US "pay czar" Ken Feinberg told CNBC Friday that he is “dubious” when Wall Street management claims that a “brake provision” in compensation contracts will put their firms at a competitive disadvantage.
“I’ve heard that argument from Goldman Sachs , JP Morgan ,” said Feinberg, the Obama administration's special master for compensation.
“I’m dubious that if a company, like Goldman, inserts a brake provision in its compensation packages that that will result in a loss of senior leadership."
Feinberg has proposed a voluntary brake provision in the event of a financial crisis, which would allow the boards of companies to reverse their contractual obligations to pay out such extras as bonuses and golden parachutes.
The administrator has recommended the measure to avoid a repeat of the situation in 2008 and 2009 when 17 firms, mostly banks, paid out some $1.6 billion in such extras as bonuses and retention awards, even though they had accepted billions of TARP money, funded by US taxpayers.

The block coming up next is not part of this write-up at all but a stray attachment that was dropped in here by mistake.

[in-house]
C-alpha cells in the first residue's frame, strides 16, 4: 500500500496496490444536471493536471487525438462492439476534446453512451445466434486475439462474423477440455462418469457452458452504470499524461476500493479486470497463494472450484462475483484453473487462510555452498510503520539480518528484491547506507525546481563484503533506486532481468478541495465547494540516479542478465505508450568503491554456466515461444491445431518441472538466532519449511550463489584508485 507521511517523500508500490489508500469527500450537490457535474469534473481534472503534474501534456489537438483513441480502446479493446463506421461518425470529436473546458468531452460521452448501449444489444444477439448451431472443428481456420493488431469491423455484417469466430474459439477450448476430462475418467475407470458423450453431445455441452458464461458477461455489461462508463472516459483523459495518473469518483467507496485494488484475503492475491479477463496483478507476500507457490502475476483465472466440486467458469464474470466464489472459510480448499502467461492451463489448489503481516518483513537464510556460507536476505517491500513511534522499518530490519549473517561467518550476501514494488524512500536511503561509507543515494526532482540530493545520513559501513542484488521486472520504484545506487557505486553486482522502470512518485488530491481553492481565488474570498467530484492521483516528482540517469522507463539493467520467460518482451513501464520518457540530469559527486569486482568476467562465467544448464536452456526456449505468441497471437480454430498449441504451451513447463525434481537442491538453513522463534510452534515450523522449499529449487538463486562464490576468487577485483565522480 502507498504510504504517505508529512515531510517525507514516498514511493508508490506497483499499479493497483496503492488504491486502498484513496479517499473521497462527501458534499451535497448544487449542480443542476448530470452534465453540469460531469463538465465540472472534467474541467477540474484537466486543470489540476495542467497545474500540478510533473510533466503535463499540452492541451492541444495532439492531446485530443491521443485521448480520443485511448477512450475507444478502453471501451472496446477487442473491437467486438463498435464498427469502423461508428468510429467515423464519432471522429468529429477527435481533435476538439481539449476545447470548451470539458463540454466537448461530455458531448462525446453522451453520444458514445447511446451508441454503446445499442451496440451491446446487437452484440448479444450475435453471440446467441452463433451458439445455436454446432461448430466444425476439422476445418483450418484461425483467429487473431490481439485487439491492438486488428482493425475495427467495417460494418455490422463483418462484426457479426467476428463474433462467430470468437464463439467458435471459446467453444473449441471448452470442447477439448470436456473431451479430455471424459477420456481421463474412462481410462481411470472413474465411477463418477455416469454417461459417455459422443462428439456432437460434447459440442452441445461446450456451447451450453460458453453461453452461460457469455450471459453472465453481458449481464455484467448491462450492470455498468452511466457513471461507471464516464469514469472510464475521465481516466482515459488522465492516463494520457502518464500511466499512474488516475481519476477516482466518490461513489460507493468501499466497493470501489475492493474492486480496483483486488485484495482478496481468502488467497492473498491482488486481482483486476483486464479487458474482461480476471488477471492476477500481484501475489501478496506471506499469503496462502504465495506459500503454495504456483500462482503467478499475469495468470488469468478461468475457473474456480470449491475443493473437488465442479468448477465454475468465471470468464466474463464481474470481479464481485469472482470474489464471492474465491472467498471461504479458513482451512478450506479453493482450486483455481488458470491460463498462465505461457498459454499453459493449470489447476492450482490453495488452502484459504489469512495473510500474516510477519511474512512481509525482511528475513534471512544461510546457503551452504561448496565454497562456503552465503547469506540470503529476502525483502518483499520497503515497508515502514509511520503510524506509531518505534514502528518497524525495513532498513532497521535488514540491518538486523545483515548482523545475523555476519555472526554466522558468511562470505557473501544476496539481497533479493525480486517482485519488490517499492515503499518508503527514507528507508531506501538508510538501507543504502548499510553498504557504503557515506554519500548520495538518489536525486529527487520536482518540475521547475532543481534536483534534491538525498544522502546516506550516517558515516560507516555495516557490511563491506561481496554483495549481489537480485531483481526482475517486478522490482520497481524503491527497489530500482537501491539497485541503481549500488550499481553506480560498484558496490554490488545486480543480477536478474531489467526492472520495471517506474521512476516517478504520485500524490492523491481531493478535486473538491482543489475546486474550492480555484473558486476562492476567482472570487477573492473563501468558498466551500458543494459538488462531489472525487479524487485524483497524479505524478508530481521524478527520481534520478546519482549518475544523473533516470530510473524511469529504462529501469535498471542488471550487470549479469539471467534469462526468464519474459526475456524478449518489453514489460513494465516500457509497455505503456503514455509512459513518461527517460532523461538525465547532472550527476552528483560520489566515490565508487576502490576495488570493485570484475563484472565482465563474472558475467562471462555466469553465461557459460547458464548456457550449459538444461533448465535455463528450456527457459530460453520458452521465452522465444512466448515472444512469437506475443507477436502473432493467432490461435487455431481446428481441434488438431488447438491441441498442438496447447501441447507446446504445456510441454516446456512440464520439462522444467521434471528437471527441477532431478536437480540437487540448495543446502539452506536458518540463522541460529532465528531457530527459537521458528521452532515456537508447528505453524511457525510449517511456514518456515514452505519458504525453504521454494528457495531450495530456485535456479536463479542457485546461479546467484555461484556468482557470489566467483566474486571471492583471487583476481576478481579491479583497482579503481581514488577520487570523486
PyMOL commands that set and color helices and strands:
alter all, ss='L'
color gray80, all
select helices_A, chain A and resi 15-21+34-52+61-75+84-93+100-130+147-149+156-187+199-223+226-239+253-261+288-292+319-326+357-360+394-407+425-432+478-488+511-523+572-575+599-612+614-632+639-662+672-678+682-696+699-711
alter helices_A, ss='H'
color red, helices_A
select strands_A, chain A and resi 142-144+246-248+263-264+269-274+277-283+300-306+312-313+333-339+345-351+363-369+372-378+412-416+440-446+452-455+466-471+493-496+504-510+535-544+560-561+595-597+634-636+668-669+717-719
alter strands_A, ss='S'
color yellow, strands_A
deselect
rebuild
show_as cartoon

Eleven of the companies have repaid the bailout money, said Feinberg.
Among those 17 firms are Citi , Goldman Sachs, CIT , American Express , Capital One and Bank of America .
Feinberg called those payments “ill-advised” and “inappropriate,” but not illegal and said he would not ask that the money be returned because he has no jurisdiction to collect it. Also, Feinberg's office was established in February 2009 and had direct impact on pay only at seven companies.
Feinberg said he’d like all the 419 firms that accepted TARP money to voluntarily institute a brake provision.
Most of the banks remained largely silent Friday when asked about Feinberg's recommendation, although some said they were taking it under advisement.
Feinberg, who also administered payments to survivors of the 9/11 terrorists attacks in 2001, is stepping down as master of compensation and will next tackle full-time distributing funds to those impacted by the BP oil spill in the Gulf of Mexico.